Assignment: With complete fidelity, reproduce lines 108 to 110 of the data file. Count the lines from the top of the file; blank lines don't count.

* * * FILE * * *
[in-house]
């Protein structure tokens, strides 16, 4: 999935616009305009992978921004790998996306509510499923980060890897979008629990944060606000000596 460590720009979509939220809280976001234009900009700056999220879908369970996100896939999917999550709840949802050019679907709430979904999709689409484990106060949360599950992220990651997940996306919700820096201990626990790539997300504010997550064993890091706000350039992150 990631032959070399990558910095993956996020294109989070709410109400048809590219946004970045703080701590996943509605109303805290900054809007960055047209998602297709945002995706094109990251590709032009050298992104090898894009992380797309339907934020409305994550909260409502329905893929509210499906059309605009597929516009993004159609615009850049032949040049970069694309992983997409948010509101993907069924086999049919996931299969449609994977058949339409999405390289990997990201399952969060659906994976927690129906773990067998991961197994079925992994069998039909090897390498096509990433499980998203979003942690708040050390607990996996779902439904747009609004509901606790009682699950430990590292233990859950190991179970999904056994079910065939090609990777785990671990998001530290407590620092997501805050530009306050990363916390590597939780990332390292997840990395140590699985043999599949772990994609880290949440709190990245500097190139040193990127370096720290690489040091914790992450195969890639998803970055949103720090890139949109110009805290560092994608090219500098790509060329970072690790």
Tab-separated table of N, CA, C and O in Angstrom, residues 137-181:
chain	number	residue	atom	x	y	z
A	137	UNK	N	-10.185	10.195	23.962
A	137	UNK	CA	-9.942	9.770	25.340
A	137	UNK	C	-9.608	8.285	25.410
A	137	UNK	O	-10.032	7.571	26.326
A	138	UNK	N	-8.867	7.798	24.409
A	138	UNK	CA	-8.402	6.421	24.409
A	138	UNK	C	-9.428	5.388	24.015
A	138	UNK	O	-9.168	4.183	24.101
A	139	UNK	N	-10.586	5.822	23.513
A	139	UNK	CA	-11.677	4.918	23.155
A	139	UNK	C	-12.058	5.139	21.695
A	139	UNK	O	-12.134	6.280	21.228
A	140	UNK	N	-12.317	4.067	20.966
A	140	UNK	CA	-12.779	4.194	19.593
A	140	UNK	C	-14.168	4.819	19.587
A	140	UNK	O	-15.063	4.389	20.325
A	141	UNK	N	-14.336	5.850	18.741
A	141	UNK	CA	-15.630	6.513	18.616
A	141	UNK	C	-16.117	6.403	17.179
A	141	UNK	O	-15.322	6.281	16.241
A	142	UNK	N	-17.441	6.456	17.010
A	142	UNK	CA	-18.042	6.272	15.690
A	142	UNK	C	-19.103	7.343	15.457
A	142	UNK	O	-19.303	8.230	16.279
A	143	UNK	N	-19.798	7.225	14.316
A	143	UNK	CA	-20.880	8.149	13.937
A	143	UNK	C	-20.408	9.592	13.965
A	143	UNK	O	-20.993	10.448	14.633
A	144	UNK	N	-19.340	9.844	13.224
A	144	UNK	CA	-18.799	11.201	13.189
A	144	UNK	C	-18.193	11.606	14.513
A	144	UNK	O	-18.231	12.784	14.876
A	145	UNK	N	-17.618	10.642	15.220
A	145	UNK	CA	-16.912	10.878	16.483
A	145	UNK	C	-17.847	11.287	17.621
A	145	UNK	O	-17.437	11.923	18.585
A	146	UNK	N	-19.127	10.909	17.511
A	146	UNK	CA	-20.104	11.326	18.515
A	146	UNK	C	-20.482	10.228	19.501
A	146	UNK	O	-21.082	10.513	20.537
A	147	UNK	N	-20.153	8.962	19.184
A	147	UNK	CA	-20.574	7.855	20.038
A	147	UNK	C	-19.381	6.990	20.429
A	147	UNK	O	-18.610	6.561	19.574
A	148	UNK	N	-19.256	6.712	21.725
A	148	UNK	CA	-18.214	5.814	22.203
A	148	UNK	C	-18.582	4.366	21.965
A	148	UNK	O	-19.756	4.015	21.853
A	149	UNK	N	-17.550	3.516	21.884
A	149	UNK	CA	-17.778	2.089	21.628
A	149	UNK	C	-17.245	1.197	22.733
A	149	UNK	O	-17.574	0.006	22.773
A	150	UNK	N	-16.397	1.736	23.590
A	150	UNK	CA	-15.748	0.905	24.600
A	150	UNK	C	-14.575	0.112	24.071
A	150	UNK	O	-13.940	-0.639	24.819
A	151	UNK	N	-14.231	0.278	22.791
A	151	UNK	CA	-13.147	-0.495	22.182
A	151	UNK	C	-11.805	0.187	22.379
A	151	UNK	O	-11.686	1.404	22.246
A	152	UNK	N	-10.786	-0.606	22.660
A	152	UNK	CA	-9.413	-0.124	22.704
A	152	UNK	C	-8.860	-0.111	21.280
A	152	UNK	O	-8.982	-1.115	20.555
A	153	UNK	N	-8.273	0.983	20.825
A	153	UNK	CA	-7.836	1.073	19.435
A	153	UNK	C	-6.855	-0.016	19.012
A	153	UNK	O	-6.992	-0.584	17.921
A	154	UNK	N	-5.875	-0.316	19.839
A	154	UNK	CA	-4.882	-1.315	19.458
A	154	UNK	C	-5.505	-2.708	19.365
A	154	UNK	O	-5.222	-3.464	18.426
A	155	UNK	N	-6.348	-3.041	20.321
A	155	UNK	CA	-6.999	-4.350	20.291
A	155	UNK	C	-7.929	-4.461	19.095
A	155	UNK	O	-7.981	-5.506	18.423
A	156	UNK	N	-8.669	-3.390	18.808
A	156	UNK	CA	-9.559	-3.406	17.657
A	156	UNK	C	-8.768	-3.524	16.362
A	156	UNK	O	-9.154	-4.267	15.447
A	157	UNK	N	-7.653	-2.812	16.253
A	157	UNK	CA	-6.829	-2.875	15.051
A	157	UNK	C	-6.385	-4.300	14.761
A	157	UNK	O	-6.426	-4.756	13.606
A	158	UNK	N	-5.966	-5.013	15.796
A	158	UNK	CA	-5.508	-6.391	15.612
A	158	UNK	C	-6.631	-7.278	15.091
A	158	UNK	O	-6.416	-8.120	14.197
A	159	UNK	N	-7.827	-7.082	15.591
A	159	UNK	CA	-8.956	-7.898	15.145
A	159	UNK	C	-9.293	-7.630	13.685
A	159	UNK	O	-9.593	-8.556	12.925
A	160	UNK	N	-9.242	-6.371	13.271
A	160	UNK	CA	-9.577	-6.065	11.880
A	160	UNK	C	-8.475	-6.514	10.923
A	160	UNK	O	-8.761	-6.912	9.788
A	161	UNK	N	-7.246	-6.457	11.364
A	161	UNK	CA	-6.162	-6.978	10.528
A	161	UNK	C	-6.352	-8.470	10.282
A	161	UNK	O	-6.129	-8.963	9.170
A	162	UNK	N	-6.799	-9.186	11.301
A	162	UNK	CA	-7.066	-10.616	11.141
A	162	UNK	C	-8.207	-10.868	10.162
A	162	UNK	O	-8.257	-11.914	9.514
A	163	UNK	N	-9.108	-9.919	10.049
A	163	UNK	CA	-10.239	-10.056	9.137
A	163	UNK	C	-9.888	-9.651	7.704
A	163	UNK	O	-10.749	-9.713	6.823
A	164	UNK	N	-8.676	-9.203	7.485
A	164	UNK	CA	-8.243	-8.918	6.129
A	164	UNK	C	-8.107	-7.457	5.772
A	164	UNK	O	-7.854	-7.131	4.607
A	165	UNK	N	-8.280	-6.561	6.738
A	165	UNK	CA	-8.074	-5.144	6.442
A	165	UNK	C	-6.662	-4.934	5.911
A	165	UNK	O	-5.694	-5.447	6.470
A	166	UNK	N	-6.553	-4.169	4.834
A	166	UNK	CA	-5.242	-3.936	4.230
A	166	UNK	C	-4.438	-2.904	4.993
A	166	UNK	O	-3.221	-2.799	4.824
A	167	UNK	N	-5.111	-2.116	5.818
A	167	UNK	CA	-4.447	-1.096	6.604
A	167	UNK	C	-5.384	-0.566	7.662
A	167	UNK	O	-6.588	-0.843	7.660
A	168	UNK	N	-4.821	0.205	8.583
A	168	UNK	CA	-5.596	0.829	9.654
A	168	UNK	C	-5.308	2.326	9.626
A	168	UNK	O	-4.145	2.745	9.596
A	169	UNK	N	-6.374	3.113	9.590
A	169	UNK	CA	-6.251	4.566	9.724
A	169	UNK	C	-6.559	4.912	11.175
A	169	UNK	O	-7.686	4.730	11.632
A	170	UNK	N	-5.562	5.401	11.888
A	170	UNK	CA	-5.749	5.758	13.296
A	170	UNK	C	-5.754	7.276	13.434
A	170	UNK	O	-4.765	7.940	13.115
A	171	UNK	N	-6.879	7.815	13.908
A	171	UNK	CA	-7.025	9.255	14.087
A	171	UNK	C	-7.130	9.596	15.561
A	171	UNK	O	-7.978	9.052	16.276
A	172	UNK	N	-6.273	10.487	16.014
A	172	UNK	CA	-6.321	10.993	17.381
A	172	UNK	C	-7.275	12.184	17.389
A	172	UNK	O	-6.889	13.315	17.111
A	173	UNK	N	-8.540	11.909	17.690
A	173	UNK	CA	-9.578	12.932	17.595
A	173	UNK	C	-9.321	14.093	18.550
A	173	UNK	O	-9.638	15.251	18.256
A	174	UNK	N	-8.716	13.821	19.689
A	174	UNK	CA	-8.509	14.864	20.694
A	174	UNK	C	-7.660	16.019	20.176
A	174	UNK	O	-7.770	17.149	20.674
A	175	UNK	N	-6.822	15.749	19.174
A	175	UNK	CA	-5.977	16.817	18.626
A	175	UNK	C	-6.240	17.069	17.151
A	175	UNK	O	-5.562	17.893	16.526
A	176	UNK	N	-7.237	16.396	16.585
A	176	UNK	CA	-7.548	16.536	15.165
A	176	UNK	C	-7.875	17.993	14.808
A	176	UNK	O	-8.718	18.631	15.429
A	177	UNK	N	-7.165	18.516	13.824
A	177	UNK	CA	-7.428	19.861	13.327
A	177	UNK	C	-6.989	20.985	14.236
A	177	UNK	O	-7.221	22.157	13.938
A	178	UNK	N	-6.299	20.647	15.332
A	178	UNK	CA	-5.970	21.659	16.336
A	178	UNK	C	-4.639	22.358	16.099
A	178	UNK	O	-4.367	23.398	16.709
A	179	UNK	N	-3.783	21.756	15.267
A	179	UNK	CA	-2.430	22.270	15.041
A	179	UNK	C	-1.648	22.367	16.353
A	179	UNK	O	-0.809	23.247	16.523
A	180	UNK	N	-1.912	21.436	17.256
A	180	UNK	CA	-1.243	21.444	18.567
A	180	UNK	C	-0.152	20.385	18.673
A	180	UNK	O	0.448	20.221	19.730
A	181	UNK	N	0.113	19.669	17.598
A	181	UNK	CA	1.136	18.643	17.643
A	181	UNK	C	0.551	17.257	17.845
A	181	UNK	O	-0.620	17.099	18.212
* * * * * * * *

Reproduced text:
A	162	UNK	O	-8.257	-11.914	9.514
A	163	UNK	N	-9.108	-9.919	10.049
A	163	UNK	CA	-10.239	-10.056	9.137